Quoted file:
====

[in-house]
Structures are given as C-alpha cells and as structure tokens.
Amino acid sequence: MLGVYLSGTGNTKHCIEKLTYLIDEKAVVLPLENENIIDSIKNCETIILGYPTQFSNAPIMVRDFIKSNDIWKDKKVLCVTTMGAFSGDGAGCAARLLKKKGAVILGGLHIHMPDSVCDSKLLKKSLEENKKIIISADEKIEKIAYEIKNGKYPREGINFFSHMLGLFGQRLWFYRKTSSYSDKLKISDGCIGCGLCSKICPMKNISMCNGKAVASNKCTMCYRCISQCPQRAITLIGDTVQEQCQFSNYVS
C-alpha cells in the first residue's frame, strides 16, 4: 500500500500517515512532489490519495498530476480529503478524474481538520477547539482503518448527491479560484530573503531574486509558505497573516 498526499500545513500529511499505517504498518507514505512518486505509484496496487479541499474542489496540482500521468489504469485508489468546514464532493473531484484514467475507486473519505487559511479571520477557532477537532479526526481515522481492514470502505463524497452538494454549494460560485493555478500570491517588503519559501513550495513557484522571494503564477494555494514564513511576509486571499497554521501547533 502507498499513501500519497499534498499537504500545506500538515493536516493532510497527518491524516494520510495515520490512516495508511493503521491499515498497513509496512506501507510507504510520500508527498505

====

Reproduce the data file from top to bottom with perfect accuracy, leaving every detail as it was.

[in-house]
Structures are given as C-alpha cells and as structure tokens.
Amino acid sequence: MLGVYLSGTGNTKHCIEKLTYLIDEKAVVLPLENENIIDSIKNCETIILGYPTQFSNAPIMVRDFIKSNDIWKDKKVLCVTTMGAFSGDGAGCAARLLKKKGAVILGGLHIHMPDSVCDSKLLKKSLEENKKIIISADEKIEKIAYEIKNGKYPREGINFFSHMLGLFGQRLWFYRKTSSYSDKLKISDGCIGCGLCSKICPMKNISMCNGKAVASNKCTMCYRCISQCPQRAITLIGDTVQEQCQFSNYVS
C-alpha cells in the first residue's frame, strides 16, 4: 500500500500517515512532489490519495498530476480529503478524474481538520477547539482503518448527491479560484530573503531574486509558505497573516 498526499500545513500529511499505517504498518507514505512518486505509484496496487479541499474542489496540482500521468489504469485508489468546514464532493473531484484514467475507486473519505487559511479571520477557532477537532479526526481515522481492514470502505463524497452538494454549494460560485493555478500570491517588503519559501513550495513557484522571494503564477494555494514564513511576509486571499497554521501547533 502507498499513501500519497499534498499537504500545506500538515493536516493532510497527518491524516494520510495515520490512516495508511493503521491499515498497513509496512506501507510507504510520500508527498505